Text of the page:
with long-term rates are significantly lower

Humped where short rates are high with the curve rising to a peak in the

medium term and sloping downward again towards the longer maturities.

There are several hypotheses put forward to explain the shape of the term

structure. For instance, the expectations hypothesis states that the slope

in term structure reflects the markets expectations about future interest

rates. Essentially, this means that the forward rates we observe today are

where we expect the future spot rates will be. Another theory explaining

the term structure is liquidity preference theory, which states that the

longer yields reflect higher risk, and must therefore offer higher returns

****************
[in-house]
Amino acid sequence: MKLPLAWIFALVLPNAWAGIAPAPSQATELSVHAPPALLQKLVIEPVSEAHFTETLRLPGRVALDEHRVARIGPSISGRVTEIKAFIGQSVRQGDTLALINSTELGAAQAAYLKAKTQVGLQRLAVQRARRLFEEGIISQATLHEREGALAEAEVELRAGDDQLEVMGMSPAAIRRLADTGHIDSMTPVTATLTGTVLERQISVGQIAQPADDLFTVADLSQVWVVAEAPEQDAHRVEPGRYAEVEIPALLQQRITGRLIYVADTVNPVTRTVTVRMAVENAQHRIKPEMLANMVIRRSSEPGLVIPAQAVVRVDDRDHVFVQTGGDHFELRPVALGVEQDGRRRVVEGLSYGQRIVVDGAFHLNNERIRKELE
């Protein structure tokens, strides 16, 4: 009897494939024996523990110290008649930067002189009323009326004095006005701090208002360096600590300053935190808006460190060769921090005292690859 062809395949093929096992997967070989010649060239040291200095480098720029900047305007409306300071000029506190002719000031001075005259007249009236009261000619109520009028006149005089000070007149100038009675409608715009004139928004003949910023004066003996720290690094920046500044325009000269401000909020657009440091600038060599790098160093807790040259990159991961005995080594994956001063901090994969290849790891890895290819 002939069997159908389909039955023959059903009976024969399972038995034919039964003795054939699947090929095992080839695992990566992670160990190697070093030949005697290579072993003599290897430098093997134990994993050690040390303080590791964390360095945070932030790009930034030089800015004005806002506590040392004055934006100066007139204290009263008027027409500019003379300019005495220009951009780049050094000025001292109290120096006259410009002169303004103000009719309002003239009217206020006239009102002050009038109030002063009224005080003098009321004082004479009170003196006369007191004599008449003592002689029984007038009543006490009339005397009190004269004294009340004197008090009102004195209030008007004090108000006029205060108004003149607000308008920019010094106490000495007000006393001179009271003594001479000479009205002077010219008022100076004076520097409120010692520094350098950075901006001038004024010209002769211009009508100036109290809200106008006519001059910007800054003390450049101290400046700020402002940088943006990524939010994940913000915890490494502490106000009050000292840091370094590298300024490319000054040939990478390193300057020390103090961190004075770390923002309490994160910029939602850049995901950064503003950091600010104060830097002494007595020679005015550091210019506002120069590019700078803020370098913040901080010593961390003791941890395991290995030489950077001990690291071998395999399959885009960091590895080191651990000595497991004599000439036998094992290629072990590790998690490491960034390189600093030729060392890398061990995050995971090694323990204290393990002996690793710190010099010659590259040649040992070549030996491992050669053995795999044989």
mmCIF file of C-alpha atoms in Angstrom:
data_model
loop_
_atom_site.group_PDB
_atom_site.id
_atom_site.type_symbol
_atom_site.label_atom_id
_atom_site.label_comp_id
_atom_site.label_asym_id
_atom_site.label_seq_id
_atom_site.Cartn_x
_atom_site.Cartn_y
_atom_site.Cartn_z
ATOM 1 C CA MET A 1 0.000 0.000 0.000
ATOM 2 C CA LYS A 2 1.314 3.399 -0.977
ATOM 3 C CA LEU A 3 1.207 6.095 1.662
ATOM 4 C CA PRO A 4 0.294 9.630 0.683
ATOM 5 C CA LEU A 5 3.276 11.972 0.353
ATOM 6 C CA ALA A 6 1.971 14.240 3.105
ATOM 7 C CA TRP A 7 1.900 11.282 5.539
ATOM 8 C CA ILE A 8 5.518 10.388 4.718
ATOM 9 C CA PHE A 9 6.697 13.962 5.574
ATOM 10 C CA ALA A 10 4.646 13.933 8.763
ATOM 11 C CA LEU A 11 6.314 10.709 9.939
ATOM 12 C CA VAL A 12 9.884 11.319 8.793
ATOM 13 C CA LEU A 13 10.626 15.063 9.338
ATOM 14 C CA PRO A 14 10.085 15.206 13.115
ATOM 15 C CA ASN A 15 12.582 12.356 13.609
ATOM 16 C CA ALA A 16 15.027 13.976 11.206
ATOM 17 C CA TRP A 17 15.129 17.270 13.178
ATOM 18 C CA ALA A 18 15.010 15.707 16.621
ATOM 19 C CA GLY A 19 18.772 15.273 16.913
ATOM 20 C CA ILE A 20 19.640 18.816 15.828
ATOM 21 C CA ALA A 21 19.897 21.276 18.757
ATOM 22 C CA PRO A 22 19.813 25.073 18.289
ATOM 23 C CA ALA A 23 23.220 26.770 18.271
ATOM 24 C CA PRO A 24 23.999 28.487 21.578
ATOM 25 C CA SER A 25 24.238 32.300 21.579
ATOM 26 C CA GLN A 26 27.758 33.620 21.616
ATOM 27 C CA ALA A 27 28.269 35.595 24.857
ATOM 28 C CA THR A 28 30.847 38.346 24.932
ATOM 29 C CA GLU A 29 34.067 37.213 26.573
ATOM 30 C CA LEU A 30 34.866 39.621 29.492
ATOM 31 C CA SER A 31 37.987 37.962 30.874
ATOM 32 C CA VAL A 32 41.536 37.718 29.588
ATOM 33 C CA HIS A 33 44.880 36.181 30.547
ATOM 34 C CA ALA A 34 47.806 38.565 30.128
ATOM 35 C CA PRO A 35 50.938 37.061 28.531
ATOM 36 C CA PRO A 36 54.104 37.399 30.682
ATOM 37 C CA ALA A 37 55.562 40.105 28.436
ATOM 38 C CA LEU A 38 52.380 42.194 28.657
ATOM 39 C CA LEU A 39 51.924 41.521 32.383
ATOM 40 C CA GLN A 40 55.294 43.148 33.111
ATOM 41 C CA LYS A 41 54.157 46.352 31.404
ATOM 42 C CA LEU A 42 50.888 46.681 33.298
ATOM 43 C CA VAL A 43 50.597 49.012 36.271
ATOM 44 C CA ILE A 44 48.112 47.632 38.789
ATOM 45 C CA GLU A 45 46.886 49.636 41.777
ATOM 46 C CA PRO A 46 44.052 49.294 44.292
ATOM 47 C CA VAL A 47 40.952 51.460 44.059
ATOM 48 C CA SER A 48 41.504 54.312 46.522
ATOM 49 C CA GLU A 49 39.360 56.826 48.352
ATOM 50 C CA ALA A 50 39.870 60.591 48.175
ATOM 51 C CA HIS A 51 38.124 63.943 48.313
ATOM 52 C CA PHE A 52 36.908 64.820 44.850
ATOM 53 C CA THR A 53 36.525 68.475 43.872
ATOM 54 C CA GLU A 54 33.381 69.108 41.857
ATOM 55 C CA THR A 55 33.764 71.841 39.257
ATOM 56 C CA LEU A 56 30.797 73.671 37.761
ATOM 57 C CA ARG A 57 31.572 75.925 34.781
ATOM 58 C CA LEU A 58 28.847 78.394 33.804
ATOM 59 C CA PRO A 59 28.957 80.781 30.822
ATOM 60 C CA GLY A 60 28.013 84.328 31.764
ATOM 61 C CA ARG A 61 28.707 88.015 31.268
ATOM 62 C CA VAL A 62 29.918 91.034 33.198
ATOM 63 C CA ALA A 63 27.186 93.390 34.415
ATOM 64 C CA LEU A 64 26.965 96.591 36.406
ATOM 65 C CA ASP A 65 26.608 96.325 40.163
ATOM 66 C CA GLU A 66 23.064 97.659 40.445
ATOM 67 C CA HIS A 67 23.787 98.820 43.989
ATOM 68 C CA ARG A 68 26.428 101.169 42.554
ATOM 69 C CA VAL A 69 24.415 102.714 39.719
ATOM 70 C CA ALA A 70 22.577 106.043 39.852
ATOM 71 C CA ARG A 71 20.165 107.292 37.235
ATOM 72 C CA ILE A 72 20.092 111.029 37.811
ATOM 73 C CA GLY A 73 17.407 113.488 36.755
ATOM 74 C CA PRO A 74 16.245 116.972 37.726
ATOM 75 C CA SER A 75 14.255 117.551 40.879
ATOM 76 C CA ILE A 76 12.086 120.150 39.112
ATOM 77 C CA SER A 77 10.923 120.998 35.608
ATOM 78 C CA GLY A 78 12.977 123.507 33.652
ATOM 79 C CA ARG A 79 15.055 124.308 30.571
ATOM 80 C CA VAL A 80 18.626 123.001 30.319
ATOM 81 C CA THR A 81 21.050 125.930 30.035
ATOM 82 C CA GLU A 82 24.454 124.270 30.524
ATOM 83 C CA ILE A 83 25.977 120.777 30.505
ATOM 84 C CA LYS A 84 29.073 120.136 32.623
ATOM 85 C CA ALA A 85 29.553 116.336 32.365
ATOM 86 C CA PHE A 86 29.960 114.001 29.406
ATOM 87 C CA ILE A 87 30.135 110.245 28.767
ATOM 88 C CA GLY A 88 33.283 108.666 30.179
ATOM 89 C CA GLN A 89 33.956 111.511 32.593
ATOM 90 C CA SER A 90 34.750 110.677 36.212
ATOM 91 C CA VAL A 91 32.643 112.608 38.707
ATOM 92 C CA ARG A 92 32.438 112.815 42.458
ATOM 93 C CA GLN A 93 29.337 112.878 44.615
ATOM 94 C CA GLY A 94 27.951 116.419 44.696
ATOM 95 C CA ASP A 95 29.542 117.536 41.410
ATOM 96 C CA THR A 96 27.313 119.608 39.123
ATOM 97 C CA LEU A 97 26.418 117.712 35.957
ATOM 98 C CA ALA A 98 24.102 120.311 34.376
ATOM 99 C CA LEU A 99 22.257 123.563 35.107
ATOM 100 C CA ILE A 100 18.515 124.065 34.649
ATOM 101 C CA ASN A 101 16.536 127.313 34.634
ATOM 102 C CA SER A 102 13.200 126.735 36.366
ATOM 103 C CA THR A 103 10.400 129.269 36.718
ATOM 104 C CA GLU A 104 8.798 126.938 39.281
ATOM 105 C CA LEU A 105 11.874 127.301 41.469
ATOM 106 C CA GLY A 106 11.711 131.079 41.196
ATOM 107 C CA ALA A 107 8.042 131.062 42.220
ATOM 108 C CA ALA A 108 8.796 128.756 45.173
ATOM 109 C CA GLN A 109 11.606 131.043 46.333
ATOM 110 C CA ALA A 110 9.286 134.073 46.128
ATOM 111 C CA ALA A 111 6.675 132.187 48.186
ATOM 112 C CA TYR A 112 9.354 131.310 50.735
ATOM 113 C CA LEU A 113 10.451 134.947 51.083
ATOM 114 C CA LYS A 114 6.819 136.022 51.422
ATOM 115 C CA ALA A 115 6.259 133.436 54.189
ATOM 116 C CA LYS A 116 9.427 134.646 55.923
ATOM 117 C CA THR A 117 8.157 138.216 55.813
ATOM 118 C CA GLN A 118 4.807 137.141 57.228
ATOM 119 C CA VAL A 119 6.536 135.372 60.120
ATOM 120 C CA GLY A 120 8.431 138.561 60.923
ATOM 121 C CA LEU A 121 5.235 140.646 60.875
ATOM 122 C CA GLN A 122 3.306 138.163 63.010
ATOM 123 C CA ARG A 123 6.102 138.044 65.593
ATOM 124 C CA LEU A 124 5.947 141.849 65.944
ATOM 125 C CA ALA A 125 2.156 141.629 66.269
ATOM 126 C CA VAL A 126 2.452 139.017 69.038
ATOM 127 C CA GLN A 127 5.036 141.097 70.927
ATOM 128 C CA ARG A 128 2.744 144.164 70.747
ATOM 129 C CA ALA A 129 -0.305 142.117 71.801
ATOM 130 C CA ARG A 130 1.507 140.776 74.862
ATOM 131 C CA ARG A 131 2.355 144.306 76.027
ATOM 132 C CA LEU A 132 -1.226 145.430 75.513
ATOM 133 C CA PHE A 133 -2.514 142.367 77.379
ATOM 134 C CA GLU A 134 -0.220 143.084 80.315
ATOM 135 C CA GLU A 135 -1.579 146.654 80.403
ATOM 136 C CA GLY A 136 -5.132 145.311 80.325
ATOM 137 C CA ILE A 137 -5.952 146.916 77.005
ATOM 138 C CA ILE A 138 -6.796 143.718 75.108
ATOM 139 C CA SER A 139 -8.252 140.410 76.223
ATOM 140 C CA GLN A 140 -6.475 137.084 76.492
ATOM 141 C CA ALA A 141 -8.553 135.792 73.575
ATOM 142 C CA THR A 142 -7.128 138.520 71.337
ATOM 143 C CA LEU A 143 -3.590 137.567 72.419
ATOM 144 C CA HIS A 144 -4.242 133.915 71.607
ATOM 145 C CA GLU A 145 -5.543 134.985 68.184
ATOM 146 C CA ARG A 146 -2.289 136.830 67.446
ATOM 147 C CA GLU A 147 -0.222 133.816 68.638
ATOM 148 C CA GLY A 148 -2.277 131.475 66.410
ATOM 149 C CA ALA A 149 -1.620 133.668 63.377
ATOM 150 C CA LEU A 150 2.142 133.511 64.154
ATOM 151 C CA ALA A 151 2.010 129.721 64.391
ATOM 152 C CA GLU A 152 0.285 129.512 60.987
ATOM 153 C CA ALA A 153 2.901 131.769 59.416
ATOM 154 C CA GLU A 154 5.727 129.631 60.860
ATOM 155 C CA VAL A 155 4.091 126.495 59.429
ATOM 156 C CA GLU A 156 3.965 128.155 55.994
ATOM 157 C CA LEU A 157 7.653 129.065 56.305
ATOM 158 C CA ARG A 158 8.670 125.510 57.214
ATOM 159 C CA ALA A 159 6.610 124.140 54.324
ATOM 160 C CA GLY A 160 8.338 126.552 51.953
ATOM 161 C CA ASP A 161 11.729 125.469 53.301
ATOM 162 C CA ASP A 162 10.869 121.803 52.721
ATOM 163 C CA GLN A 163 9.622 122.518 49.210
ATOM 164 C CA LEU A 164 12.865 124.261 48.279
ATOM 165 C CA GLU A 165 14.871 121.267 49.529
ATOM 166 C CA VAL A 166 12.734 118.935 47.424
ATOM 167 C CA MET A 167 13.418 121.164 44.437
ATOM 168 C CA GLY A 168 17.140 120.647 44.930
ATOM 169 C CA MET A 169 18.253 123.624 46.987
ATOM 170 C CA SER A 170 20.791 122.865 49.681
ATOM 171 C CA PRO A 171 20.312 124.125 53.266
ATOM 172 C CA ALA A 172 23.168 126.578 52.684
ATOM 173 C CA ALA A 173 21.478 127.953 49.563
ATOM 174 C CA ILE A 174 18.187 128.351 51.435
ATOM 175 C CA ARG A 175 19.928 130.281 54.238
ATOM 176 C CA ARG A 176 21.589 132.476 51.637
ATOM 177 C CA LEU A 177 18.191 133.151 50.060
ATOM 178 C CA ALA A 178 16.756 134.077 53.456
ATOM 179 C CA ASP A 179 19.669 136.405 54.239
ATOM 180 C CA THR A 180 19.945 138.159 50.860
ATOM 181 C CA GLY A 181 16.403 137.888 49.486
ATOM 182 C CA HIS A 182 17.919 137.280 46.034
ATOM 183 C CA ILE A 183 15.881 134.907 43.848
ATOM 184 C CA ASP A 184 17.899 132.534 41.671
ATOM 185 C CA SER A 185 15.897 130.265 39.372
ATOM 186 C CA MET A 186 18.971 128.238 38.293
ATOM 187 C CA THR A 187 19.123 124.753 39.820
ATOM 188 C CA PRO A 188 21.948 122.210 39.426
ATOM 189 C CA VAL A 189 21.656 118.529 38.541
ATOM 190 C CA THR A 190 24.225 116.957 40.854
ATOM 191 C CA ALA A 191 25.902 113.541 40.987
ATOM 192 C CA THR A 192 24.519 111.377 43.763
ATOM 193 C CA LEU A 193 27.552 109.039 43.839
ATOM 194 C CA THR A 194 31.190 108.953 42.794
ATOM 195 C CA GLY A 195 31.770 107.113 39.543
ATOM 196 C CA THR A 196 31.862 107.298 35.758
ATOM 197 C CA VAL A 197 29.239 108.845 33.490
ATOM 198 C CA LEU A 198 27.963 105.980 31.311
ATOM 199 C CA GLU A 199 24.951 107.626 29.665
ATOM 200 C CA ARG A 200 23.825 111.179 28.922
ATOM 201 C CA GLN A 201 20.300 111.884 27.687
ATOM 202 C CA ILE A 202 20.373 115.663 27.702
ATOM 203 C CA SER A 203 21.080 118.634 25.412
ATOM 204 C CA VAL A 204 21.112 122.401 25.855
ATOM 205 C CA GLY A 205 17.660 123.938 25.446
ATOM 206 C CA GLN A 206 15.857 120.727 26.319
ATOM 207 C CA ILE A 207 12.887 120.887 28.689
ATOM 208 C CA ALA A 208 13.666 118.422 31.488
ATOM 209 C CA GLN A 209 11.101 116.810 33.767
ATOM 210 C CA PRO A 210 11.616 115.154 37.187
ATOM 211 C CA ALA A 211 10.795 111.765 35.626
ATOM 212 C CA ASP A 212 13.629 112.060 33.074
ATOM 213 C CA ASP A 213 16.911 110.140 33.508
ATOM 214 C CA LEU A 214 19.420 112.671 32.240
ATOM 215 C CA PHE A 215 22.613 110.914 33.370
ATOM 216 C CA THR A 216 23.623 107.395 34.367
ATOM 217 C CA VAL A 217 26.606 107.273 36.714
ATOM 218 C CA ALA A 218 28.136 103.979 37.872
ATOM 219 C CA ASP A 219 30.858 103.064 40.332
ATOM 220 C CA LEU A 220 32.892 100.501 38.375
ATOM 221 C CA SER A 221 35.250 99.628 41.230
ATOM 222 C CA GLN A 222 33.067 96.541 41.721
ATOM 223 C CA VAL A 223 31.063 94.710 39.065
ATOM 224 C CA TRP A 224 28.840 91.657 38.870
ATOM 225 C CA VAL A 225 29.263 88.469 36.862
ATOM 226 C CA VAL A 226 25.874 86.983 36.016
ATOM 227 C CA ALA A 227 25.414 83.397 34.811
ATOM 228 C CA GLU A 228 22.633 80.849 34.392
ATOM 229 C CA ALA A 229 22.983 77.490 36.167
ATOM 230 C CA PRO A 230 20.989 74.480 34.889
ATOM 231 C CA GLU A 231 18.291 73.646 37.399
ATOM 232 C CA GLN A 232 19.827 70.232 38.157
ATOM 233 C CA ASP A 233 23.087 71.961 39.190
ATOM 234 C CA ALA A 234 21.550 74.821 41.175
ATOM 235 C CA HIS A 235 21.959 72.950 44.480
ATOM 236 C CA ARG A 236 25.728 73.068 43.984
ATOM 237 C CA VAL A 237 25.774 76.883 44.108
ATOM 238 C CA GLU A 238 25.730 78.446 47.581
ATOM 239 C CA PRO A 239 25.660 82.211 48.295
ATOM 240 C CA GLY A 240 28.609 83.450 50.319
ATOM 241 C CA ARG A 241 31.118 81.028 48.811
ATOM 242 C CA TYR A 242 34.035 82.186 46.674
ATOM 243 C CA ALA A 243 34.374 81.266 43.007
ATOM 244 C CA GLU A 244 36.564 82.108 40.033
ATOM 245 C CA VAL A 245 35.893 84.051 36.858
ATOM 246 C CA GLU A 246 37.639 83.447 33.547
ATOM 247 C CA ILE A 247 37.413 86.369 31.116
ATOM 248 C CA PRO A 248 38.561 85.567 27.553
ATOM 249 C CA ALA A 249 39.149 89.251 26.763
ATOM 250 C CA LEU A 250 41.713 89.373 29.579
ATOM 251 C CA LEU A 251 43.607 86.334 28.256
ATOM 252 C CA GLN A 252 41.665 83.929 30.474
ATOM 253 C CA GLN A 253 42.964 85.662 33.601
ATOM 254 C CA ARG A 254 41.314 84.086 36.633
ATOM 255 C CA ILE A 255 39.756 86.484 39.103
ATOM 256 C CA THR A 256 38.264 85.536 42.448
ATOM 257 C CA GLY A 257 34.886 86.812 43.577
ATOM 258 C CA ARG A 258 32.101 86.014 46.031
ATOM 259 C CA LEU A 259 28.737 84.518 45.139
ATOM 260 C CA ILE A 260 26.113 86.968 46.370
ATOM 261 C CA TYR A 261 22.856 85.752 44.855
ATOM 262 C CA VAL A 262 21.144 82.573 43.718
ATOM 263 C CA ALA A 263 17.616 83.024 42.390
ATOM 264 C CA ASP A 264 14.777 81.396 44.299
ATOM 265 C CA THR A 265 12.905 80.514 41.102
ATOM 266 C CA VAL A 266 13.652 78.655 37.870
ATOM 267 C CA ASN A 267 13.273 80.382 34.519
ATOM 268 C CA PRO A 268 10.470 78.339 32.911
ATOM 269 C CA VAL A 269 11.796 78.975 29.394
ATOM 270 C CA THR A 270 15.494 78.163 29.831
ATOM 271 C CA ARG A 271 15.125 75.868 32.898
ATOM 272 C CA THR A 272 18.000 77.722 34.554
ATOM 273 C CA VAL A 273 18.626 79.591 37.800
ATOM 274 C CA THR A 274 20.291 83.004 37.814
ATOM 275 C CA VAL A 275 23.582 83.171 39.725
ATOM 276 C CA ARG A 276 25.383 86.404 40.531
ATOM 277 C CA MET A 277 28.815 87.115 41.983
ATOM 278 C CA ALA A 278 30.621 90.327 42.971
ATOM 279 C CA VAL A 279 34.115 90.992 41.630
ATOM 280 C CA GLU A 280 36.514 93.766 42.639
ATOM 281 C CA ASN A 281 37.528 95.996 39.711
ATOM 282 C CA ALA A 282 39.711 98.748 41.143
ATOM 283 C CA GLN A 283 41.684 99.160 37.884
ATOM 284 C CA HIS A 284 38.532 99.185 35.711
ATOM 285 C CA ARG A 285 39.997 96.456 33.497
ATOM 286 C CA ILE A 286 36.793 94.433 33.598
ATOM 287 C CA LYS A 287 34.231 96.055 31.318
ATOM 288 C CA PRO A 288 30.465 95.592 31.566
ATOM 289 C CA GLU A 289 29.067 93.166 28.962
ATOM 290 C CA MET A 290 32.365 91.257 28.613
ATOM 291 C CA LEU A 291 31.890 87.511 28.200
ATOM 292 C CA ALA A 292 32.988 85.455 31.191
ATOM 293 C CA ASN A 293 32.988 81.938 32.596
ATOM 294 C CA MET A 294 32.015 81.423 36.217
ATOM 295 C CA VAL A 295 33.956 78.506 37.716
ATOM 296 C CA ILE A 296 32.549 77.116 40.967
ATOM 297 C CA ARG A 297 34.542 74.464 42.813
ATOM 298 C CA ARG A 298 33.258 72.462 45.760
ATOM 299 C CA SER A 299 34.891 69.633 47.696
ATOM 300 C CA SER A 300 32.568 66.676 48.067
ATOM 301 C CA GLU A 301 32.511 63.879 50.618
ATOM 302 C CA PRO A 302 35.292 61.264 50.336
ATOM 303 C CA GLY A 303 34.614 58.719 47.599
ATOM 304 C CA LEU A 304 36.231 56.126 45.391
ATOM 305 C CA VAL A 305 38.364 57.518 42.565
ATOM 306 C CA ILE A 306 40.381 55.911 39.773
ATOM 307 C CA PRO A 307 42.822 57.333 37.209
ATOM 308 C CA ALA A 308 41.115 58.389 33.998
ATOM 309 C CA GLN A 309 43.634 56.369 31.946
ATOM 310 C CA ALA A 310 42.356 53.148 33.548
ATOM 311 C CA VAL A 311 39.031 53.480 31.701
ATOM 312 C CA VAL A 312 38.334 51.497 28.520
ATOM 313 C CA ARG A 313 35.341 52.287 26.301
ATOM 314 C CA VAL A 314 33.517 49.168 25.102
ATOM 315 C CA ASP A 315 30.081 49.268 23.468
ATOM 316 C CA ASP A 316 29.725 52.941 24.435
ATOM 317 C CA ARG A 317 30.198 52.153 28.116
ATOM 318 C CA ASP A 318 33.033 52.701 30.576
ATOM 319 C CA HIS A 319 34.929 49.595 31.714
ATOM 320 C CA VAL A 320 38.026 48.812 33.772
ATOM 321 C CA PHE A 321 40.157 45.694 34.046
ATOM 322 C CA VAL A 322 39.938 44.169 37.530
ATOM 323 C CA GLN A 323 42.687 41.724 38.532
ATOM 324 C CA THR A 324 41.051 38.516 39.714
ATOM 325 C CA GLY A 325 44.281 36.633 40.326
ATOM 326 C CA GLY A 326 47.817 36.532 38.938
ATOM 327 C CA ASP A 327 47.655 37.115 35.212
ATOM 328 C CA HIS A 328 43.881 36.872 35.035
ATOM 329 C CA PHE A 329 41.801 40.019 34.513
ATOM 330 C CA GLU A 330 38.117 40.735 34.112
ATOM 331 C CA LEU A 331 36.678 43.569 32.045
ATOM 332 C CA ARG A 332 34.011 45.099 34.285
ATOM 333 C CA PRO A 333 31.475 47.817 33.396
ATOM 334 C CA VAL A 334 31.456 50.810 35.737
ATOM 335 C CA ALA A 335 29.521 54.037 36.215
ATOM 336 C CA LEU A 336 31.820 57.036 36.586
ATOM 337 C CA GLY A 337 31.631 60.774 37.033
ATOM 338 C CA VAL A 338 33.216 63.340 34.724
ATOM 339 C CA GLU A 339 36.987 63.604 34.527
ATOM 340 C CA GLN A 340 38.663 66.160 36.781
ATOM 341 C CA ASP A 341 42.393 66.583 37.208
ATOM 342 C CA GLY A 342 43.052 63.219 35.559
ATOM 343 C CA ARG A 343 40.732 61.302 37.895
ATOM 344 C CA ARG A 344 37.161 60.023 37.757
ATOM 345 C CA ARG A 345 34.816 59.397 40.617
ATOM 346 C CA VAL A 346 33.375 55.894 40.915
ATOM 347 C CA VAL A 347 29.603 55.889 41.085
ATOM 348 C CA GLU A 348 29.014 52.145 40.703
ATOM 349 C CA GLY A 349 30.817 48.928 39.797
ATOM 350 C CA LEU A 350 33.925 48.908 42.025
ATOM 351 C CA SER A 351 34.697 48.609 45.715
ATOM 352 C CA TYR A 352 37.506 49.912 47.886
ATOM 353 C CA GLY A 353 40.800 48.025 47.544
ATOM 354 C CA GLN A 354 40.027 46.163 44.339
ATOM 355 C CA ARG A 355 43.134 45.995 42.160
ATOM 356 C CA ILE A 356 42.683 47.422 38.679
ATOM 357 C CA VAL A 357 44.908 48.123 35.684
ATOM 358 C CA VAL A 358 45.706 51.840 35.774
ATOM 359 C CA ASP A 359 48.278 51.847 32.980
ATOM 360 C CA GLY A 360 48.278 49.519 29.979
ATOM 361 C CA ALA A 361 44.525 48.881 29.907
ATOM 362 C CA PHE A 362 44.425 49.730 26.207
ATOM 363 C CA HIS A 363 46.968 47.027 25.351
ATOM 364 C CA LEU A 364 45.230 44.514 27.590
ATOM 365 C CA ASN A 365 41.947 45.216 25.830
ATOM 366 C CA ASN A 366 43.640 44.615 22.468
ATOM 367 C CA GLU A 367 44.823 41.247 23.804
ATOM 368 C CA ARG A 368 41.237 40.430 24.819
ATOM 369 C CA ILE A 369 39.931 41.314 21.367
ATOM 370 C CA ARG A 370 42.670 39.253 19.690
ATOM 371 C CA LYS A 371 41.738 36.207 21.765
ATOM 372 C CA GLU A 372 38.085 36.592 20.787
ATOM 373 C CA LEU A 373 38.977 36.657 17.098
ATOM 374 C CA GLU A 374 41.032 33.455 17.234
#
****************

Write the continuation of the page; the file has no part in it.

to the investors. A third theory is the money substitute hypothesis,

where short dated bonds are regarded as substitutes for cash. Since such

bonds are nearly cash they have negligible risk and offer low return. Finally,

there is the segmentation hypothesis, which suggests that activity in

the various segments of the market is unrelated to other segments. The

relative amounts of funds invested and borrowed at various maturities reflect

segmented demand and supply, and will therefore produce different yields for

instruments of different maturities.

You can read more about the term structure of interest rates in Bodie, Kane

and Marcus Chapter 15.

Duration

An important objective for a bank might be to immunise a bond portfolio

against movements in the term structure of interest rates. The simplest